This Triscuit Twitter Thread Is Our New Favorite Thing

Why are Triscuits called Triscuits, anyway? One man live tweeted his hilarious quest to find out.

March 27, 2020

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attends the Triscuit Maker Fund event on March 23, 2016 in New York City.


attends the Triscuit Maker Fund event on March 23, 2016 in New York City.

Photo by: Mike Coppola/Getty

Mike Coppola/Getty

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On a fateful Wednesday night, one man sought an answer to a question maybe most of us never thought to ask, but should have. Why are Triscuits – the Nabisco cracker we’ve been taking for granted all these years – called Triscuits, anyway?

“OK, buckle up. I wanna talk to you about Triscuit,” writer Sage Boggs tweeted in a thread that has, as I type, been retweeted more than 46,000 times and generated more than 177,000 likes.

In a series of follow-up posts, Boggs took us along for his personal journey:

“Several years ago I was at a party (BRAG!), and I spotted a box of Triscuits. I asked everyone, ‘What does the word “Triscuit” mean? It's clearly based on the word "BISCUIT," but what does the "TRI" mean?’ (I'm great at parties.)”

“The consensus was that ‘TRI’ means three. Maybe ‘three layers’ or ‘three ingredients.’ No one knew for sure, though, so I Googled it. But here's the thing -- Google didn't seem to have an official answer, either. Just more guesses.”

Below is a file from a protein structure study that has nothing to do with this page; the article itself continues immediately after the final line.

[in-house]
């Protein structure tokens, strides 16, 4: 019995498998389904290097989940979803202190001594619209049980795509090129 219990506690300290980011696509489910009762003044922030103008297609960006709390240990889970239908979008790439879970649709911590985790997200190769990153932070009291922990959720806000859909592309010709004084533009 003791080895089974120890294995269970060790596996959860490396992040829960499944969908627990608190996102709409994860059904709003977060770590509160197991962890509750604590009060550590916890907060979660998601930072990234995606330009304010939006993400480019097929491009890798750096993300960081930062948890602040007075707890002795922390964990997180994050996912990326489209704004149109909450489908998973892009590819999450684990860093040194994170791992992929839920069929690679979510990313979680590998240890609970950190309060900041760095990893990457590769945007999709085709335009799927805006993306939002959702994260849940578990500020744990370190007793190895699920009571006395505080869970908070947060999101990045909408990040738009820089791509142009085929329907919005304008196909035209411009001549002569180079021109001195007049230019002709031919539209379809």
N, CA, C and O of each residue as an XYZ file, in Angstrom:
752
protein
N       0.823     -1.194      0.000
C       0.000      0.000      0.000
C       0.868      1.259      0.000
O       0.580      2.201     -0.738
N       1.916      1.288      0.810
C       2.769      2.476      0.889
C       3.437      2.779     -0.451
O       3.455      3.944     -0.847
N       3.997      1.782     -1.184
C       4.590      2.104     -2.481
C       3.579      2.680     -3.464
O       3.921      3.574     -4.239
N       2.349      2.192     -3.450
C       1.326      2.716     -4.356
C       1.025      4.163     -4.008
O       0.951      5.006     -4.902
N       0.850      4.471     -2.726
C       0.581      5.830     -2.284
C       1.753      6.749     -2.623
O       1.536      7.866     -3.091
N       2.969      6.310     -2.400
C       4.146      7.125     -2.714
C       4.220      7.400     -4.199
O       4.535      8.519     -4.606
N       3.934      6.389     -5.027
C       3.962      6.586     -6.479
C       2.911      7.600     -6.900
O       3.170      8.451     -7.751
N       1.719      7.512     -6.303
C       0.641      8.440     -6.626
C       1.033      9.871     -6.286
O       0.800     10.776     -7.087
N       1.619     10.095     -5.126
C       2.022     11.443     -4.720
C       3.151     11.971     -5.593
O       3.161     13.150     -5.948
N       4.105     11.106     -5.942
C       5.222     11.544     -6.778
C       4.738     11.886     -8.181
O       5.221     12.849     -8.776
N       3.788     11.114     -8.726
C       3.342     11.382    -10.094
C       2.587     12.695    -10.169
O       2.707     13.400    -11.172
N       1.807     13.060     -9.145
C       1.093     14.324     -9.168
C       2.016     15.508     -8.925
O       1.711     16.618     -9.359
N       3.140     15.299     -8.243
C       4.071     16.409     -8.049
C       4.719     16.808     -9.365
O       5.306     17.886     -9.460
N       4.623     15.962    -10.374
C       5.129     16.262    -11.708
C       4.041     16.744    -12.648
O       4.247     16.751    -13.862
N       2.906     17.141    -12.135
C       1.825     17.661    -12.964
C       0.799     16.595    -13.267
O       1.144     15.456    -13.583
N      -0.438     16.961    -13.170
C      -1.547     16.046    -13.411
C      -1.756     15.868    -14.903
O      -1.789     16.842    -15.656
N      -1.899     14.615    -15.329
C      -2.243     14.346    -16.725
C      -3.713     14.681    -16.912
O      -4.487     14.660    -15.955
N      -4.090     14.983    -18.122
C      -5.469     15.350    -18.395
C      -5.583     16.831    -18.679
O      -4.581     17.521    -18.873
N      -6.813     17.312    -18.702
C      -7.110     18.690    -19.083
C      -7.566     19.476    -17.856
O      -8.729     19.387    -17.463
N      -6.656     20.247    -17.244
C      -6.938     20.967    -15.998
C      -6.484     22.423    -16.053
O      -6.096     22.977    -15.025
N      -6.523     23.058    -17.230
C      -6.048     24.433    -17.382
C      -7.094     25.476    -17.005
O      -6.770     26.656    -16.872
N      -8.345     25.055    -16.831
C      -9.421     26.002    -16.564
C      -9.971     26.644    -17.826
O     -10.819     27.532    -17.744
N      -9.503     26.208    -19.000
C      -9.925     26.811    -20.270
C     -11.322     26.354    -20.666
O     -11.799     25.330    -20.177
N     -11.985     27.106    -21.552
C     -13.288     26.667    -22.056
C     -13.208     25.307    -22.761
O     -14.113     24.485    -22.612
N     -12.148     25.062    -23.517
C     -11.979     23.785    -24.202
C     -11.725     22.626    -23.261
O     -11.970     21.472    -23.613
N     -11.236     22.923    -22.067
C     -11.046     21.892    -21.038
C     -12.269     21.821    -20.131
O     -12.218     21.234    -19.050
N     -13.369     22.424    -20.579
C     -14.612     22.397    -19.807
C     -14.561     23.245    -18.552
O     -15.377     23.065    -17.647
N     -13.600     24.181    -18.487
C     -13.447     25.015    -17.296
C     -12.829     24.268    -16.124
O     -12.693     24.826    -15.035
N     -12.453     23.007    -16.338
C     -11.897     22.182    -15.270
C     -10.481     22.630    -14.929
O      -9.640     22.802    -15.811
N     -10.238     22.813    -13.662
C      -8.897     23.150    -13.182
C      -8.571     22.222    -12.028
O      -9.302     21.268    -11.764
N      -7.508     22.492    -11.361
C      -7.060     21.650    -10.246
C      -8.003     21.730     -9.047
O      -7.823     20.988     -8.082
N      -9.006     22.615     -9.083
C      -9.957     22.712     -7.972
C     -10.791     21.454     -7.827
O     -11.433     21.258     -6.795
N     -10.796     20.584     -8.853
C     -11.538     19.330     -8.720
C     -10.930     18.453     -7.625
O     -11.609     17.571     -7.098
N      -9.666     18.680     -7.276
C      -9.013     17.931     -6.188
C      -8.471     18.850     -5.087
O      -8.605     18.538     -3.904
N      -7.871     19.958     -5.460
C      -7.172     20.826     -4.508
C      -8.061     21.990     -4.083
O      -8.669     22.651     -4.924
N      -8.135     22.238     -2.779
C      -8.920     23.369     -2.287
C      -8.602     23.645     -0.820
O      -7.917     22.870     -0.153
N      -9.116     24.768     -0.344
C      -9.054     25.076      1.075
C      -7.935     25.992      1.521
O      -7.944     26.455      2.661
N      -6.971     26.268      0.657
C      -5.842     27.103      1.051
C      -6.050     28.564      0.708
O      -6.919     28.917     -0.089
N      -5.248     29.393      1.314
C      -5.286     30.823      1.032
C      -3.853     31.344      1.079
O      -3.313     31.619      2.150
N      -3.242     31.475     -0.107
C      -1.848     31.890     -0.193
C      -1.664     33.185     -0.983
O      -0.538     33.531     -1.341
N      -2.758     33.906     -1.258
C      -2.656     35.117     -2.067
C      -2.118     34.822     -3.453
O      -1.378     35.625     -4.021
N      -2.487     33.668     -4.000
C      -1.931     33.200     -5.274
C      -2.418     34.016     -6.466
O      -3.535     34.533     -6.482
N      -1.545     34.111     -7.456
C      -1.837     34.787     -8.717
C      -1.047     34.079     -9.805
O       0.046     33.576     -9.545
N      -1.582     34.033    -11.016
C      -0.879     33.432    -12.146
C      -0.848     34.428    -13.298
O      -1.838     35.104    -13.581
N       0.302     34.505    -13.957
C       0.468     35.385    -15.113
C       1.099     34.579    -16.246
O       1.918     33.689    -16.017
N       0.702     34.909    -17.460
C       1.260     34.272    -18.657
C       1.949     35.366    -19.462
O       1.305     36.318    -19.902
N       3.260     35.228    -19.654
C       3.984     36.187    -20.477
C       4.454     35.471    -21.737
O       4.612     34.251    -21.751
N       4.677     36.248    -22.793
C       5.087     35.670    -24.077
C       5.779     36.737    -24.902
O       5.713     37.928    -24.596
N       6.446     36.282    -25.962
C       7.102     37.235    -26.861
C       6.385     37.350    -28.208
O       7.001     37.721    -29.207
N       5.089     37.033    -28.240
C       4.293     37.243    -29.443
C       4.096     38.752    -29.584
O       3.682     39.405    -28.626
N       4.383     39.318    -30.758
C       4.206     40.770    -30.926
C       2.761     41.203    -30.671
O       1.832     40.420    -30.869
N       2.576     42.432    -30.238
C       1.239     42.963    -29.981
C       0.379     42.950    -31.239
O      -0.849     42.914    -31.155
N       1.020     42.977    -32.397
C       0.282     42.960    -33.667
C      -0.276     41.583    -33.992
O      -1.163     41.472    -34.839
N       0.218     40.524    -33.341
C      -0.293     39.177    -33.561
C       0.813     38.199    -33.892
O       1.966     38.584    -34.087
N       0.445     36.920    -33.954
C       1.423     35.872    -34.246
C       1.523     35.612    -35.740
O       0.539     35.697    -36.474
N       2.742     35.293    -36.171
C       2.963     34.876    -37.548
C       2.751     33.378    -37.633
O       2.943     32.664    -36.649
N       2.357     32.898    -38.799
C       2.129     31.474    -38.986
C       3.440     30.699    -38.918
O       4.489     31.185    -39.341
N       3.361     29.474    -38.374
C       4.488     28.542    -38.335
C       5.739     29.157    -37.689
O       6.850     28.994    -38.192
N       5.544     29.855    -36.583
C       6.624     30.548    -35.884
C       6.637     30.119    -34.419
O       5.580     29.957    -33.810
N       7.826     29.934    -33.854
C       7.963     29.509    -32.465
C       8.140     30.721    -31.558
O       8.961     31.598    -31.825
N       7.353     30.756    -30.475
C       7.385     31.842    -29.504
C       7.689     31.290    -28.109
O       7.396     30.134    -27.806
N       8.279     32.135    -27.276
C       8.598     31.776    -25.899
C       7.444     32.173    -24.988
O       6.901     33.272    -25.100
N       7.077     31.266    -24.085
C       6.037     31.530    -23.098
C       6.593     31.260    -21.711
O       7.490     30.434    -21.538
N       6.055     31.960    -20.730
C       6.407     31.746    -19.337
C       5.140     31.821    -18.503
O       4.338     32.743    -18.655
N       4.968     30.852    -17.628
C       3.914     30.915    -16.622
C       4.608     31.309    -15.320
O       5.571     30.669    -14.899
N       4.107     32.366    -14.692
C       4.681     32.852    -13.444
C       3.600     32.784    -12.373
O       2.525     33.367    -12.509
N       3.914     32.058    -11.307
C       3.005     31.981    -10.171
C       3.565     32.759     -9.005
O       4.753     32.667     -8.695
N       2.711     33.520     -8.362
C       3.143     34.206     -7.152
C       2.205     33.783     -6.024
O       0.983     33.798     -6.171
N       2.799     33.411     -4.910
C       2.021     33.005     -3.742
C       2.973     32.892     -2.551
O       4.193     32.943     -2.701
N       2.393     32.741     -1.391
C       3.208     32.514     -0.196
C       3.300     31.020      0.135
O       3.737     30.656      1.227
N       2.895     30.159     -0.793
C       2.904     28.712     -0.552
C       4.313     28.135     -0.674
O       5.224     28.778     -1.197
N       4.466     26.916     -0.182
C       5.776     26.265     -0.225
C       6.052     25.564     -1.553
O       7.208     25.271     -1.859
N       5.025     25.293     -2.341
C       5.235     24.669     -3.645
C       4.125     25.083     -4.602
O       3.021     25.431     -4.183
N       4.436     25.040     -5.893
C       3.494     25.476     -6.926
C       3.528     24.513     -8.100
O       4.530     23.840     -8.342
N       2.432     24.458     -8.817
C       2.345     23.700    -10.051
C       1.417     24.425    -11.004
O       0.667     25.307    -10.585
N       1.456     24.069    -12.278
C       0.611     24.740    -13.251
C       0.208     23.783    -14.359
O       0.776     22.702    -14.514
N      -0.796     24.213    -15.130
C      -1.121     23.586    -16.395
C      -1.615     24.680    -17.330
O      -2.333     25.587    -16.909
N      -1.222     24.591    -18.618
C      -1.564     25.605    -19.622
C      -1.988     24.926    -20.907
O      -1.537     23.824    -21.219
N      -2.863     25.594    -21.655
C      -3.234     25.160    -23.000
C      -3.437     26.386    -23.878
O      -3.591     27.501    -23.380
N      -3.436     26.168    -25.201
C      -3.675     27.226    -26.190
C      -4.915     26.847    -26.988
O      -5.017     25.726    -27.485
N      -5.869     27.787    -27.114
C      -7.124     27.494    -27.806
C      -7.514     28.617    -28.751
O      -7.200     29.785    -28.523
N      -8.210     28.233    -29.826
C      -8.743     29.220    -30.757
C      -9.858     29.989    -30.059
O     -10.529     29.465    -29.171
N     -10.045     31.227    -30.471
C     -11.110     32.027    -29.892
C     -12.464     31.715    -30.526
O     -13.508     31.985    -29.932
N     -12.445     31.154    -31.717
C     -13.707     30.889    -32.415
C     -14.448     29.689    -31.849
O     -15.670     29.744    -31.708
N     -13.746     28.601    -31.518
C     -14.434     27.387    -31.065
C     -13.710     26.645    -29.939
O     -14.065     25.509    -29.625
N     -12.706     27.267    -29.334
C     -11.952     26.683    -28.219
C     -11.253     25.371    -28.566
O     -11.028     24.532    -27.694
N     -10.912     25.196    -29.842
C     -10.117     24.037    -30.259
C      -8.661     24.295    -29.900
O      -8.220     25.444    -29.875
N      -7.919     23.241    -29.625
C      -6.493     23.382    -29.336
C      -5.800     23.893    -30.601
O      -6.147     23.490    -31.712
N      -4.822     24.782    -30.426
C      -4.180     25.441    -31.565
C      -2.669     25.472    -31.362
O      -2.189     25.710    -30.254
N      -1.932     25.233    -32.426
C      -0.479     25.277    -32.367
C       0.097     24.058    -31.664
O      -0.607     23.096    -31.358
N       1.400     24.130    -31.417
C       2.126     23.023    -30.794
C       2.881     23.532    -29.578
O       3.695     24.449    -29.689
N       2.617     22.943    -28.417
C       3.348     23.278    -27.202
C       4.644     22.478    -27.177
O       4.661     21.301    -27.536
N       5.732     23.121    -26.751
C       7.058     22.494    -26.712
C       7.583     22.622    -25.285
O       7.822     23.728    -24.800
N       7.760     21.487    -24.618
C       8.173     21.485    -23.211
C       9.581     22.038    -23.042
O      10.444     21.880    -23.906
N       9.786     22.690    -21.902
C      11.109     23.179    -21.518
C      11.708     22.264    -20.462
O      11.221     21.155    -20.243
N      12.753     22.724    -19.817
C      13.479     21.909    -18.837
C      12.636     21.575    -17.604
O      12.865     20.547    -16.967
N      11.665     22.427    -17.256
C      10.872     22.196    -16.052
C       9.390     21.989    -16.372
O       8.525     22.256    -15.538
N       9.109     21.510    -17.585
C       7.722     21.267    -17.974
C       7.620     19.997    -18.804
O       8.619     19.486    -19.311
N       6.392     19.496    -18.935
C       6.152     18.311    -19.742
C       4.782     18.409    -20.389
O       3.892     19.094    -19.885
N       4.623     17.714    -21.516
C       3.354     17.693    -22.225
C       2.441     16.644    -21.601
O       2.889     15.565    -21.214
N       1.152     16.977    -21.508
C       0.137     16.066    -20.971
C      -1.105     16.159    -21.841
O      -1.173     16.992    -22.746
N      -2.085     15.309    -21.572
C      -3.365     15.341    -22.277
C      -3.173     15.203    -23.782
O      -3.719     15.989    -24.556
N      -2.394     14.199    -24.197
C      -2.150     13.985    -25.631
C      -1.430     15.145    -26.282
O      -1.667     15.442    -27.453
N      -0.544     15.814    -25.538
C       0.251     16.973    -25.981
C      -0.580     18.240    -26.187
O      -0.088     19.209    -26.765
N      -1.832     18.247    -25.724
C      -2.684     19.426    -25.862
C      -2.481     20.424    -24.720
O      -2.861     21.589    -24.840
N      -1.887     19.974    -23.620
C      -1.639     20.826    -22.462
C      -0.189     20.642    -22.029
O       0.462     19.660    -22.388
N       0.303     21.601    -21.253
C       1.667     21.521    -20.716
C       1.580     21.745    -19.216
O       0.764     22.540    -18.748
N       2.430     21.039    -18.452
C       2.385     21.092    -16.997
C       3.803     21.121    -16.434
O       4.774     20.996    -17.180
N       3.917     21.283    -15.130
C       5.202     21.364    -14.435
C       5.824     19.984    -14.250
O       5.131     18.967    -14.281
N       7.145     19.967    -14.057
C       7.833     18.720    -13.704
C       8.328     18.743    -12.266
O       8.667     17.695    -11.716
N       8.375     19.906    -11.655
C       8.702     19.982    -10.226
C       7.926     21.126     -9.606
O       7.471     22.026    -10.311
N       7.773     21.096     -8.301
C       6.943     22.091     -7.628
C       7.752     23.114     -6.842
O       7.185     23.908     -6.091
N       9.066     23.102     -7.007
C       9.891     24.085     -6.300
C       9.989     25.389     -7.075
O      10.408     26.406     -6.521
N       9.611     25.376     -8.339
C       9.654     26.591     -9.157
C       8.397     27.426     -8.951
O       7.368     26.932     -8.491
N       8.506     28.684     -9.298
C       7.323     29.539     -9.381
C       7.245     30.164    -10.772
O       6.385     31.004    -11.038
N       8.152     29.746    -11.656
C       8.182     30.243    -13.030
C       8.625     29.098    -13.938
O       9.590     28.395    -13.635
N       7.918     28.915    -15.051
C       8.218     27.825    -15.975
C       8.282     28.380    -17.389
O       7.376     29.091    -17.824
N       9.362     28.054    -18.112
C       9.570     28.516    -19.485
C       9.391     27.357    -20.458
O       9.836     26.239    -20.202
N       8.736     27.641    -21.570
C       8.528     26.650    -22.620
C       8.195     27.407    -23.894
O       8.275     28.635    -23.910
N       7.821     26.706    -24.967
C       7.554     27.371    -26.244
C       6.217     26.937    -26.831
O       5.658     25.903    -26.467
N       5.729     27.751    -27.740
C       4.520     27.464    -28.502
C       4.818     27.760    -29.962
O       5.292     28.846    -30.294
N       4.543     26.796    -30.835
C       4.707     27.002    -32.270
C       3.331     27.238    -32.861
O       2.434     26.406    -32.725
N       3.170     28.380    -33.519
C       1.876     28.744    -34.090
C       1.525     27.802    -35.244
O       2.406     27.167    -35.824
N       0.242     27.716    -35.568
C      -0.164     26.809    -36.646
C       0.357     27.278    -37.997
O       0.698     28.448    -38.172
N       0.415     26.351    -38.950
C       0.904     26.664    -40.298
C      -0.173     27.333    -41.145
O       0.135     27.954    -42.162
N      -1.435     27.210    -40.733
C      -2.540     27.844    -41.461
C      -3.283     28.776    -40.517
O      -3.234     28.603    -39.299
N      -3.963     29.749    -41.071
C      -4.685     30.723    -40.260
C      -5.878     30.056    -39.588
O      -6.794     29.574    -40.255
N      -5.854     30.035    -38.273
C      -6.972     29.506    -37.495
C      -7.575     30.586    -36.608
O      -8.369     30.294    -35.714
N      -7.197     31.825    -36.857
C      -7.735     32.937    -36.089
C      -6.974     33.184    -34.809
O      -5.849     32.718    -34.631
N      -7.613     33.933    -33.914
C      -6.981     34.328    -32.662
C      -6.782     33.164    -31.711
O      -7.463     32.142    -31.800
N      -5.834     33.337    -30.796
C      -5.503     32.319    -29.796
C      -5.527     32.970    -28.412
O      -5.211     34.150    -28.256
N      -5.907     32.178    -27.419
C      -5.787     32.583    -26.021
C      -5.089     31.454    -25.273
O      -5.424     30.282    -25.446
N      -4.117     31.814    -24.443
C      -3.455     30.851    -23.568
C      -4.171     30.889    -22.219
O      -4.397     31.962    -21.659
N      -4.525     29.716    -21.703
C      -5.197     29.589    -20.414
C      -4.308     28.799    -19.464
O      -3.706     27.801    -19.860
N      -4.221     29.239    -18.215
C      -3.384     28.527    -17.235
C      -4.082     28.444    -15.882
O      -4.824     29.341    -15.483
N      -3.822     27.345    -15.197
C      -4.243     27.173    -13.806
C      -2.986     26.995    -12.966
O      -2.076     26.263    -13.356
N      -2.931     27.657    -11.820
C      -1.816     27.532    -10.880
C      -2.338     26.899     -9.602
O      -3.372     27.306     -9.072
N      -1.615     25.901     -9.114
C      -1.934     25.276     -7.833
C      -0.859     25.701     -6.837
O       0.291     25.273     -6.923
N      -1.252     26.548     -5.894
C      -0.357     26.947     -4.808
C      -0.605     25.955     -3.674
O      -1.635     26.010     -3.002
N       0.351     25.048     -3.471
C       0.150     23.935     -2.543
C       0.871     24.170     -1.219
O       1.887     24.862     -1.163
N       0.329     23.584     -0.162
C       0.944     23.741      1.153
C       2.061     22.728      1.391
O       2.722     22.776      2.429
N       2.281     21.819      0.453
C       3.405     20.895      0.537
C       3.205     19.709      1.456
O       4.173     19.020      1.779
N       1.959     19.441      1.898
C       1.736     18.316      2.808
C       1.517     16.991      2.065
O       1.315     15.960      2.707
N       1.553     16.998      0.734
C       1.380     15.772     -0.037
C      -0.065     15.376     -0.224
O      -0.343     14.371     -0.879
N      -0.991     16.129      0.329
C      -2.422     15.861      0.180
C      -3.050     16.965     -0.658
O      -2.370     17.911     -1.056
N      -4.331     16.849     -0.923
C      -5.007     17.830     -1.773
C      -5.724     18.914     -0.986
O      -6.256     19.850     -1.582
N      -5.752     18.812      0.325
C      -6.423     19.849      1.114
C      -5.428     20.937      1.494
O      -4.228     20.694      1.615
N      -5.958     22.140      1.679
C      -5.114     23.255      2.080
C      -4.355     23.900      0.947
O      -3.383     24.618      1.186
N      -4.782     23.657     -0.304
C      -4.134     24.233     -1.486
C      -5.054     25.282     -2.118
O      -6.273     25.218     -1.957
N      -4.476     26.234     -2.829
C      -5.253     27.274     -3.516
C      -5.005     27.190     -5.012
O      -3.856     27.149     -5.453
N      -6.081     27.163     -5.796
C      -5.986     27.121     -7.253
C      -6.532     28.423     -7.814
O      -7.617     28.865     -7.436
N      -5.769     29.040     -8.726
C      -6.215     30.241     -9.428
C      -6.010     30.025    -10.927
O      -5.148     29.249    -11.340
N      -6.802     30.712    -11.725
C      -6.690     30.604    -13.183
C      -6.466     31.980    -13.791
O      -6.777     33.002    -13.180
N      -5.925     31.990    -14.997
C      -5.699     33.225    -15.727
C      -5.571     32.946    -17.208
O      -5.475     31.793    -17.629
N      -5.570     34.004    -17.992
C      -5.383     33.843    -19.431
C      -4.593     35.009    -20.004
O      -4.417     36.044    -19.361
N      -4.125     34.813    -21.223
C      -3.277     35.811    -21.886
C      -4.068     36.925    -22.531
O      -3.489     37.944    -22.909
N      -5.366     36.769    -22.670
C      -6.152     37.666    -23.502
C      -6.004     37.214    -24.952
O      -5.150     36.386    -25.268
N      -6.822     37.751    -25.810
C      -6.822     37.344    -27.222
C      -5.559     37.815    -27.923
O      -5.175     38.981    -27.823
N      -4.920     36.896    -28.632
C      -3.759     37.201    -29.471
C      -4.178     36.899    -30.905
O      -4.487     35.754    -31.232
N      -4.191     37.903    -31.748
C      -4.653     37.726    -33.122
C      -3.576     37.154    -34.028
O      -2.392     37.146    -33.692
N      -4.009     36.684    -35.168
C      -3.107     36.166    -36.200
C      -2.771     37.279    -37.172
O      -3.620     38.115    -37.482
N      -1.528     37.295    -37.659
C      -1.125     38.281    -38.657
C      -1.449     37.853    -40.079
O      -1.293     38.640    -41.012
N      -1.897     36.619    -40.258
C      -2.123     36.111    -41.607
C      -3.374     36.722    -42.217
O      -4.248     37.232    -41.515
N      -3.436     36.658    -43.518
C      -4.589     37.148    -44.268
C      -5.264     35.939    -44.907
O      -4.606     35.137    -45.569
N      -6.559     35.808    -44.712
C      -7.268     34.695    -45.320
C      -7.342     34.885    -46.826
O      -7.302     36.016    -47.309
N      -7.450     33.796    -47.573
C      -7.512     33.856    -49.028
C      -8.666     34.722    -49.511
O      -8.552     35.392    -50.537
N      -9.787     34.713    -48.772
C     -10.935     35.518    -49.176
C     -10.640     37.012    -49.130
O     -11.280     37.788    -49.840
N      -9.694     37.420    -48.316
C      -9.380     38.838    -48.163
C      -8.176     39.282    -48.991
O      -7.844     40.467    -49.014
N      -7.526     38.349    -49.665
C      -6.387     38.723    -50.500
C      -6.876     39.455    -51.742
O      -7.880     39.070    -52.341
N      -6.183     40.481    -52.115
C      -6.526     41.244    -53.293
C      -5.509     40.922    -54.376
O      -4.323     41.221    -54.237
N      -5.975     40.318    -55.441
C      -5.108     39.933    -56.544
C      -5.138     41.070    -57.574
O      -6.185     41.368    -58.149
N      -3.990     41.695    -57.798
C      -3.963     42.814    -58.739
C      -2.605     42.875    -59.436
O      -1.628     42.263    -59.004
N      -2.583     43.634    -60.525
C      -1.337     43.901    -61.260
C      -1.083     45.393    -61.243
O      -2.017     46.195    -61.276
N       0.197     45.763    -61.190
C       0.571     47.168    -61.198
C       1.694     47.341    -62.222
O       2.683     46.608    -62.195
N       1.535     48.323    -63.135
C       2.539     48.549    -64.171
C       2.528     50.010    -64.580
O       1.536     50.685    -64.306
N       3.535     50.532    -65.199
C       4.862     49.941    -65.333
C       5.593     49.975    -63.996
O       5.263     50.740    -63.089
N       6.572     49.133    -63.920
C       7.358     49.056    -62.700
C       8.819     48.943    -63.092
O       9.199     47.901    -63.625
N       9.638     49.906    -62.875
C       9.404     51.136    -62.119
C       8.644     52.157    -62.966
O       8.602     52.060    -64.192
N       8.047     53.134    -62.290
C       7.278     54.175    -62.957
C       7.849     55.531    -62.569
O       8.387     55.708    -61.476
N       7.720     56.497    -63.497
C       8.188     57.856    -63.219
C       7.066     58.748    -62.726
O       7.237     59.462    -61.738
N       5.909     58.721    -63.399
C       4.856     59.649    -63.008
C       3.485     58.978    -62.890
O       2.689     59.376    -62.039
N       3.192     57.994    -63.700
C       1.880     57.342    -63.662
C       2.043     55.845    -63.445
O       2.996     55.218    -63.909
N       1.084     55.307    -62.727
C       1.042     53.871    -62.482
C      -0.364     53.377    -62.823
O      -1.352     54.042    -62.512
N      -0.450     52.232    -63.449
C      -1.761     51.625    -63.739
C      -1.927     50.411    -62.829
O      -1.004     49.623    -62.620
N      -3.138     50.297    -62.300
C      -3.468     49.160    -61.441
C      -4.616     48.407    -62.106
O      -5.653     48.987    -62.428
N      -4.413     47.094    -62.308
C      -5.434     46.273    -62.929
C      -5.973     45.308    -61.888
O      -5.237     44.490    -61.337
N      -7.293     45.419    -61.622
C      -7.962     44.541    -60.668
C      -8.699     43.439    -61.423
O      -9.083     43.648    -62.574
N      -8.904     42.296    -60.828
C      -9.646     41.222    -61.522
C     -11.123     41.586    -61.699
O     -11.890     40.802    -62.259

“So we went straight to the source. We emailed Nabisco. And the response we got a few days later shook us to the core. Here it is:”

And here Boggs, who doesn’t explain who “we” is, posted a note he says he received back from the makers of the textured savory cracker. Between thanking Boggs for his interest and inviting him to favorite the Nabisco site, the company wrote, “No business records survive which specifically explain the origins or inspiration for the name Triscuit. But we do know the name was chosen as a fun derivation of the word ‘biscuit.’ The ‘TRI’ does not mean 3.”

Boggs was understandably – and vocally flummoxed by this response. (In his case, maybe the “tri” means triggered?)

“’The "TRI" does not mean 3.’ How... how do they know what it DOESN'T mean, but NOT know what it DOES mean? HOW??” he rightfully demanded. “Also, ‘No business records survived’? What the HELL happened at the Triscuit factory? Did the building explode? Did someone run out of the doors and yell ‘It doesn't mean THREE!’ right before perishing in a giant blaze?”

(Oh my gosh, lol.)

But in addition to being seriously funny, Boggs is also apparently dogged in his pursuit of the truth. And he found it!

He dug up an old advertisement, which he shared on Twitter, that showed a plate of Triscuits superimposed over Niagara Falls (where they were made) with lightning bolts shooting out of them, boasting that they were “baked by electricity.”

For Boggs, it was a light-bulb moment.

“In the early 1900's, Triscuit was run out of Niagara Falls. And their big selling point? Being ‘baked by electricity.’ They were ‘the only food on the market prepared by this 1903 process.’ Look at the lightning bolts! And that's when it clicked—“ he wrote. “Elec-TRI-city Biscuit TRISCUIT MEANS ‘ELECTRICITY BISCUIT.’”

The next day, Nabisco confirmed Boggs’ theory.

“We had to go all the way up the ladder but we CAN confirm,” the company tweeted, adding a lightning-bolt emoji to drive the point home.

Boggs was triumphant in his retweet. “We did it, folks. WE DID IT,” he wrote.

But by Thursday, Boggs had moved on to a new mystery of his own: the origin of the name Oreos. “Here we go again,” he wrote.

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